All was not lost. Instead of seeing red, the Swiftie shook it off. “I was like: this is so creepy,” she said. “But when the beat kicks in I was like: this is a vibe.”
Cabaret Voltaire’s song samples the Outer Limits line “the 70 billion people of Earth — where are they hiding?”, which was written by Harlan Ellison in the acclaimed 1964 episode “Demon With a Glass Hand.” (See “Samples of The Outer Limits (1963) – The 70 Billion People of Earth, Where Are They Hiding?” at WhoSampled.)
Hunter’s copy is the only one known to contain this mistake, but there may be others. Fun fact: “Studies show that around half of the vinyl released bought isn’t actually played, so there’s a chance there are more in circulation unbeknown to owners.”
(6) AMAZING PLANS CENTENARY BLOWOUT. Amazing Stories will be 100 three years from now. They are working on the party now: “100 Years of Science Fiction Celebration”.
The Publishers of Amazing Stories magazine and the Producers of RavenCon announce a partnership to produce the most exciting event to hit the Science Fiction World since the Moon Landing!
On March 10th of 1926, the world’s first magazine devoted exclusively to the publication of Science Fiction – Amazing Stories – was released to newstands, and the world just hasn’t been the same!
…You can’t live in this world without being touched by Science Fiction’s influence. And now you have the unprecedented opportunity to join your fellow Fans in celebrating the first 100 Years of the Science Fiction Age!
RavenCon, a Virginia-based, traditional Science Fiction Convention has partnered with Experimenter to host the in-person celebration at RavenCon 19, April 2026. RavenCon is a well-respected and long-running, traditional, Fan-run con, making it a perfect choice for a celebration of the magazine that started it all, the Fandom that supported it all, and the genre that we all love!
…Lists of potential guests, special events, displays and programming subjects are currently being created, as is merchandise and crowdfunding platforms to help us make this the biggest, most exciting and out of this world celebration of Science Fiction that the world has ever seen!
If you are interested in any aspect of this event – be it attending, volunteering, offering a presentation, appearing as a guest (virtual or in person), hosting a local Slan Shack party, joining the quest to recover the Enchanted Duplicator, donating Lime Jello, or even seeking to be appointed the event’s Official David Kyle so you can tell everyone where to sit, sign up for our mailing list at www.RavenCon.com or www.AmazingStories.com.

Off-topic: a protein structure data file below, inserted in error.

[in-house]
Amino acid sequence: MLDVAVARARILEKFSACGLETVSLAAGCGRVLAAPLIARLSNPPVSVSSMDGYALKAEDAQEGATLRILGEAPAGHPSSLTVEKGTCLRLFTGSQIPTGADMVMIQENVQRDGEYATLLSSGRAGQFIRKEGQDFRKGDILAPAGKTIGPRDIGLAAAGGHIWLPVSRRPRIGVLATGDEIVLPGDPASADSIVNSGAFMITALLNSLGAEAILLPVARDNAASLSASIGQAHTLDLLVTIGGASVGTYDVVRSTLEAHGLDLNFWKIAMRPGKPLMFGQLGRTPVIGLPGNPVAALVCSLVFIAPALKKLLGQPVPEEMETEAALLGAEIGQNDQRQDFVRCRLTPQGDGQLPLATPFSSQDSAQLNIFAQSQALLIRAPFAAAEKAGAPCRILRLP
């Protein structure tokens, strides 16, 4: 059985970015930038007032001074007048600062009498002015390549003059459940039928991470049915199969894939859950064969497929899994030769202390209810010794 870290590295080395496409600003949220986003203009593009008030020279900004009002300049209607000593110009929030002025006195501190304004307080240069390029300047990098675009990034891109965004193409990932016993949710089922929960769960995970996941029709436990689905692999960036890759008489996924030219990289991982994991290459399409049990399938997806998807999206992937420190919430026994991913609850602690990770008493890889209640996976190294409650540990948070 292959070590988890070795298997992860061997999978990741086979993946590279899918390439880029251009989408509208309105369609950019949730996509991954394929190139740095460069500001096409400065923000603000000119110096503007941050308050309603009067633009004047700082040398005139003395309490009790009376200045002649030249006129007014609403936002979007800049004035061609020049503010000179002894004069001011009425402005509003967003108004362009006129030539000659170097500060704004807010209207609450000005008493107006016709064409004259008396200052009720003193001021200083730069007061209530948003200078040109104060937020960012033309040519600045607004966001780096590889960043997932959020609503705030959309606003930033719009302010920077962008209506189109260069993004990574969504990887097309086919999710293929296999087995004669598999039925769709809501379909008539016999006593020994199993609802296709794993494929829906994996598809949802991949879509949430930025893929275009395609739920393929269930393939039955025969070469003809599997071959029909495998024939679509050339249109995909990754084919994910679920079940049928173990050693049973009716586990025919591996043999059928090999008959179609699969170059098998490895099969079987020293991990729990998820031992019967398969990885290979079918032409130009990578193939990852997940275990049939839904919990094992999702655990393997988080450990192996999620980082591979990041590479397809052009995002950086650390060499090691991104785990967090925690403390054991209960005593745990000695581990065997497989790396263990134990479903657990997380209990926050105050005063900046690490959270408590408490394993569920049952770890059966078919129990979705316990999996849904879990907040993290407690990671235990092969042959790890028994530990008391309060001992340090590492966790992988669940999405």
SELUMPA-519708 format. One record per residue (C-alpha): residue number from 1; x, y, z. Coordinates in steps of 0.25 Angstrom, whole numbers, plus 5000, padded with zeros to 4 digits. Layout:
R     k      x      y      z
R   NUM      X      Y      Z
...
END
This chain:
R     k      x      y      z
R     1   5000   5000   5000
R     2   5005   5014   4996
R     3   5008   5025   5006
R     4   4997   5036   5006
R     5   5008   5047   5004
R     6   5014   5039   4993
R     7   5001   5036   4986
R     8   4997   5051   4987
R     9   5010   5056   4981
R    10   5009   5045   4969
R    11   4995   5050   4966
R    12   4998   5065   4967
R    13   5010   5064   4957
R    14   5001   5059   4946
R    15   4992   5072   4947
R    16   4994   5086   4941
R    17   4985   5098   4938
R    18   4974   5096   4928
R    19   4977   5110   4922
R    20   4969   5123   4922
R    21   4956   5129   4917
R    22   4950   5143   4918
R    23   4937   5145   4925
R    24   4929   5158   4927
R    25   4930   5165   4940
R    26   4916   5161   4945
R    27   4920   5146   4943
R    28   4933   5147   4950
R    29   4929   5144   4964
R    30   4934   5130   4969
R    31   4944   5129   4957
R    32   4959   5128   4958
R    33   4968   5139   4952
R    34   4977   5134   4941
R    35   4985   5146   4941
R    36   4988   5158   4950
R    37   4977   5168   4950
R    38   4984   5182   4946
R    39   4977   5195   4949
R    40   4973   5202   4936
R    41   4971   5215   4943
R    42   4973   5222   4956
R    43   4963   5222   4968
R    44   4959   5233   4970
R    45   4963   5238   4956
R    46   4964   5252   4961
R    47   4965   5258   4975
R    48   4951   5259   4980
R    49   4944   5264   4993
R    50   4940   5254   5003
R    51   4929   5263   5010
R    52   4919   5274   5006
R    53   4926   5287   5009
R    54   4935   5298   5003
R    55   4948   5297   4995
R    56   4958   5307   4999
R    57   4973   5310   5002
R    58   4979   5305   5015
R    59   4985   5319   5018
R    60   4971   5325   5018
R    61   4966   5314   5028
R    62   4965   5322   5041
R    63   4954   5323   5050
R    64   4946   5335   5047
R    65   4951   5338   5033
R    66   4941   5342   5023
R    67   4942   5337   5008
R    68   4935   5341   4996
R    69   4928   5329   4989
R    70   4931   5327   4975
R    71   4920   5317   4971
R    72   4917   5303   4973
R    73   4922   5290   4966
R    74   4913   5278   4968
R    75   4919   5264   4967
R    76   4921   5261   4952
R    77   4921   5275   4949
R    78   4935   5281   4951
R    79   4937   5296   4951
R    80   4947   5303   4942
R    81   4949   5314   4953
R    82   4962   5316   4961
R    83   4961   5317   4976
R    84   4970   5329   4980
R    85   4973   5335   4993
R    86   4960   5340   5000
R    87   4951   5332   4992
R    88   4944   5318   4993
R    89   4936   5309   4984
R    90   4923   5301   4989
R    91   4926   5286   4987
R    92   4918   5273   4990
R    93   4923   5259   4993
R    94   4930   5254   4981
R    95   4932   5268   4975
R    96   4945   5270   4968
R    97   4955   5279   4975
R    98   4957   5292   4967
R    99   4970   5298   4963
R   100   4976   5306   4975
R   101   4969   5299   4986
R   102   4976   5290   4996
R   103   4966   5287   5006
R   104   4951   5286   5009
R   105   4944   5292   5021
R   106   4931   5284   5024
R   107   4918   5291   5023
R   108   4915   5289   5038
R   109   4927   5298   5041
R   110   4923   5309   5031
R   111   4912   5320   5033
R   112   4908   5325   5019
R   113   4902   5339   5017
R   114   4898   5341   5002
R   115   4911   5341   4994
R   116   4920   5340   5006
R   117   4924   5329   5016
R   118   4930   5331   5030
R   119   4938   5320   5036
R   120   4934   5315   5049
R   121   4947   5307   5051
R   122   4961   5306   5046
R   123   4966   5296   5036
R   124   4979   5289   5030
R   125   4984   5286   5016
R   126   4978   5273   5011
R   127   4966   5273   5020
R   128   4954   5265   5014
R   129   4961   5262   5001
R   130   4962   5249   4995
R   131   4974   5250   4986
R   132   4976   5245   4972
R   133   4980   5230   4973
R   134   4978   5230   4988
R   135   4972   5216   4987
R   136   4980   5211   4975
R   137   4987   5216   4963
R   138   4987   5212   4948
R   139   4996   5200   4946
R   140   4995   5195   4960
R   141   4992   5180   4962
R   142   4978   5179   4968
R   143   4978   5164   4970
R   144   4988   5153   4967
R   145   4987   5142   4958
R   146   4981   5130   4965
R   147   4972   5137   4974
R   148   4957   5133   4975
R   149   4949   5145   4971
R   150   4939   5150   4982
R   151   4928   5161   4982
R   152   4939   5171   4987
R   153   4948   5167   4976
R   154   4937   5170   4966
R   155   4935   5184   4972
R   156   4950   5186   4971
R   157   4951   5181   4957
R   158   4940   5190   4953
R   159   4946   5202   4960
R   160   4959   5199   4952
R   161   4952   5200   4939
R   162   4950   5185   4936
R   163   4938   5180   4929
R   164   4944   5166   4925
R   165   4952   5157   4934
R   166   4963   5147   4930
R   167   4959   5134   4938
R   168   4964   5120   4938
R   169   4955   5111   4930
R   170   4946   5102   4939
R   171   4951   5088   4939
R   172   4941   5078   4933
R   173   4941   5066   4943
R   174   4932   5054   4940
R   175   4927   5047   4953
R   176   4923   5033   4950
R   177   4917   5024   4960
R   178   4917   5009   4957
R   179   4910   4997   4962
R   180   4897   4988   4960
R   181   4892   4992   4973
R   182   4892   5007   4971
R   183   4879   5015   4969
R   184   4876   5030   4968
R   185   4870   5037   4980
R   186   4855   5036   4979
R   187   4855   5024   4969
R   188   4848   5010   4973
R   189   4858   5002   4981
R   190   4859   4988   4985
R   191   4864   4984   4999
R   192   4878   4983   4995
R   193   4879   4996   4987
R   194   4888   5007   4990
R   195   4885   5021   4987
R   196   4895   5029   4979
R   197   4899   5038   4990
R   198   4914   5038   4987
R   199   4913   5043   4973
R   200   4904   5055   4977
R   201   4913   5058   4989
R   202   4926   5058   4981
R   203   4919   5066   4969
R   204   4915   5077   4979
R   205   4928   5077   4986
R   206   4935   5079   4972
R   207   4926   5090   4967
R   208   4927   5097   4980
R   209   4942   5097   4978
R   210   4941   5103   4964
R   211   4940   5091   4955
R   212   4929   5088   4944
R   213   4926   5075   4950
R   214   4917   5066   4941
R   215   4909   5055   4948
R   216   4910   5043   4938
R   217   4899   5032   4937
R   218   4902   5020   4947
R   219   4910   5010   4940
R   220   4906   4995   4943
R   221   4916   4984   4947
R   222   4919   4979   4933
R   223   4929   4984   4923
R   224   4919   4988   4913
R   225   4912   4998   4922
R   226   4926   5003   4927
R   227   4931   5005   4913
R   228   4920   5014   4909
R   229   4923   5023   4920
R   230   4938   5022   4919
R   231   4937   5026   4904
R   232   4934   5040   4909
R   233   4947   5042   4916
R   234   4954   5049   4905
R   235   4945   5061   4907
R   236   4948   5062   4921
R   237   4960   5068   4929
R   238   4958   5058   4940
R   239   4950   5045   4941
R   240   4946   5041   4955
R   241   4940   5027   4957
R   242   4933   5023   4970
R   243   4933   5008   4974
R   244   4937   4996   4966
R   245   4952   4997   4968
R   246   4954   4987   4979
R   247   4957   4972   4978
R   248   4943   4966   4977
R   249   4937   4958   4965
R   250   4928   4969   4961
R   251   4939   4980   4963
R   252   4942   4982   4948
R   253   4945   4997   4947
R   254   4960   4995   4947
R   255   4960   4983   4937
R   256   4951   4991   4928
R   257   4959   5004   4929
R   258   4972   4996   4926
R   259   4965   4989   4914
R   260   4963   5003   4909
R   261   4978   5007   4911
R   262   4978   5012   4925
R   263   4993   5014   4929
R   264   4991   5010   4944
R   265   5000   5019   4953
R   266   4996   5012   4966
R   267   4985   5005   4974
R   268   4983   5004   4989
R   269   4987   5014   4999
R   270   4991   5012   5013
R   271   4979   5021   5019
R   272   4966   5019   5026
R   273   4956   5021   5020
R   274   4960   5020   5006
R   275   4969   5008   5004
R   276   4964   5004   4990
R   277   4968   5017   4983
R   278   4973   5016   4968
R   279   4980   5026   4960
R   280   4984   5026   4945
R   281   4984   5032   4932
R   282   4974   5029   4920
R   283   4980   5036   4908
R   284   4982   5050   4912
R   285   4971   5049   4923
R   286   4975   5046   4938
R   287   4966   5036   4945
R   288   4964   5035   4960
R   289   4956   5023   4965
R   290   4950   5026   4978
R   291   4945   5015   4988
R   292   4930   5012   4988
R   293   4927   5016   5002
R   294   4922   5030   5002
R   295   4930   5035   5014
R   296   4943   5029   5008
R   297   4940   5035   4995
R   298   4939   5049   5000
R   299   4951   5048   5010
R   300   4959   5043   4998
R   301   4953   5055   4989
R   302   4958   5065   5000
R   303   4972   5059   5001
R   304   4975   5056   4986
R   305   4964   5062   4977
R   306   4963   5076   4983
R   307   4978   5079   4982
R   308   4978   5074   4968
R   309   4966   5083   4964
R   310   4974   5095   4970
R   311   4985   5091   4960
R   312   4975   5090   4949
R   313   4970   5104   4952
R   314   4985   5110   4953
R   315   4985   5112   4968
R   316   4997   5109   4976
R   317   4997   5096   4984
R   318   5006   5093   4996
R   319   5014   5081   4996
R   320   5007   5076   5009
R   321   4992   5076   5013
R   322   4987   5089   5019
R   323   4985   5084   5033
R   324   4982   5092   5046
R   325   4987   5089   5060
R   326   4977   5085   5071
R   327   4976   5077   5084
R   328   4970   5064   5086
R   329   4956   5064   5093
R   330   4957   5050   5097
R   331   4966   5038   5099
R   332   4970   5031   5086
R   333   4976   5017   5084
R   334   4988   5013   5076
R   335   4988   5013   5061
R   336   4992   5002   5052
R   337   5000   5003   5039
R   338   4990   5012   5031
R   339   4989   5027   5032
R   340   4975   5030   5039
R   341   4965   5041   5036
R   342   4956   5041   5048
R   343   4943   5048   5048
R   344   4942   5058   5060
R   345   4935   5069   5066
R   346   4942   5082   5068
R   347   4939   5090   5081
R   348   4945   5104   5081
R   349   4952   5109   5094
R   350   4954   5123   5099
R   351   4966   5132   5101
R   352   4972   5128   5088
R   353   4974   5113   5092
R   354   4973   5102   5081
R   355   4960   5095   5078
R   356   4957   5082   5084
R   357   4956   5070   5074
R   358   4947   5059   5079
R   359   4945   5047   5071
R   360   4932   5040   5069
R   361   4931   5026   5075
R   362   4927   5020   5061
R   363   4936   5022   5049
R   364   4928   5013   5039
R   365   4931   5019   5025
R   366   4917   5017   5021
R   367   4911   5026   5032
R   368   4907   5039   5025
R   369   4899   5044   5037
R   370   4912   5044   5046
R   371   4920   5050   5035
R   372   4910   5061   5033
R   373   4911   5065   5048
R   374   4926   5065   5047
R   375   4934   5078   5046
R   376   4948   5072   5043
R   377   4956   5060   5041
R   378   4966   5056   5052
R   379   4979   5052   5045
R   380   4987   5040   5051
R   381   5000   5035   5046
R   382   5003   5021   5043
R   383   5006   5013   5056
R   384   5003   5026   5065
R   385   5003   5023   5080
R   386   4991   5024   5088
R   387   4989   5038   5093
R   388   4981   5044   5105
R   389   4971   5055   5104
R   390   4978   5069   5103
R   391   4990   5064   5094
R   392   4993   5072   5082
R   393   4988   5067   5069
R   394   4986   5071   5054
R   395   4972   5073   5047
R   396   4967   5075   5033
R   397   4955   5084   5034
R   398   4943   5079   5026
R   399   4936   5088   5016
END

(7) THEY MUST BE HERE SOMEPLACE. To continue a topic opened in comments the other day — Fansided published a list of the “Most sold Amazon books last week”. See how many men you can find among the 20 best sellers.
Most sold Amazon books last week
- Fourth Wing by Rebecca Yarros (–)
- The Covenant of Water by Abraham Verghese (+1)
- Lessons in Chemistry by Bonnie Garmus (-1)
- The Five-Star Weekend by Elin Hilderbrand (–)
- Harry Potter and the Sorcerer’s Stone by J.K. Rowling (reentry)
- The Housemaid by Freida McFadden (-1)
- It Ends with Us by Colleen Hoover (+6)
- Demon Copperhead by Barbara Kingsolver (-1)
- Happy Place by Emily Henry (-3)
- Never Lie by Freida McFadden (-2)
- Too Late by Colleen Hoover (new addition)
- Haunting Adeline by H.D. Carlton (-2)
- Wool by Hugh Howey (new addition)
- A Court of Thorns and Roses by Sarah J. Maas (+1)
- Verity by Colleen Hoover (-3)
- It Starts with Us by Colleen Hoover (+1)
- The Seven Husbands of Evelyn Hugo by Taylor Jenkins Reid (–)
- The Housemaid’s Secret by Freida McFadden (-2)
- Iron Flame by Rebecca Yarros (-10)
- Hello Beautiful by Ann Napolitano (-6)
(8) THE KEY TO ASCII. [Item by Bruce D. Arthurs.] “About ASCII Art and JGS Font” at Velvetyne Type Foundry explains JGS, a free typefont designed to better facilitate the creation of “ASCII art”, like the “typewriter art” that occasionally appeared in fanzines of our own era. It includes a rundown on the history of art and decoration created with printers type and elements, typewriters, computer keyboards, etc.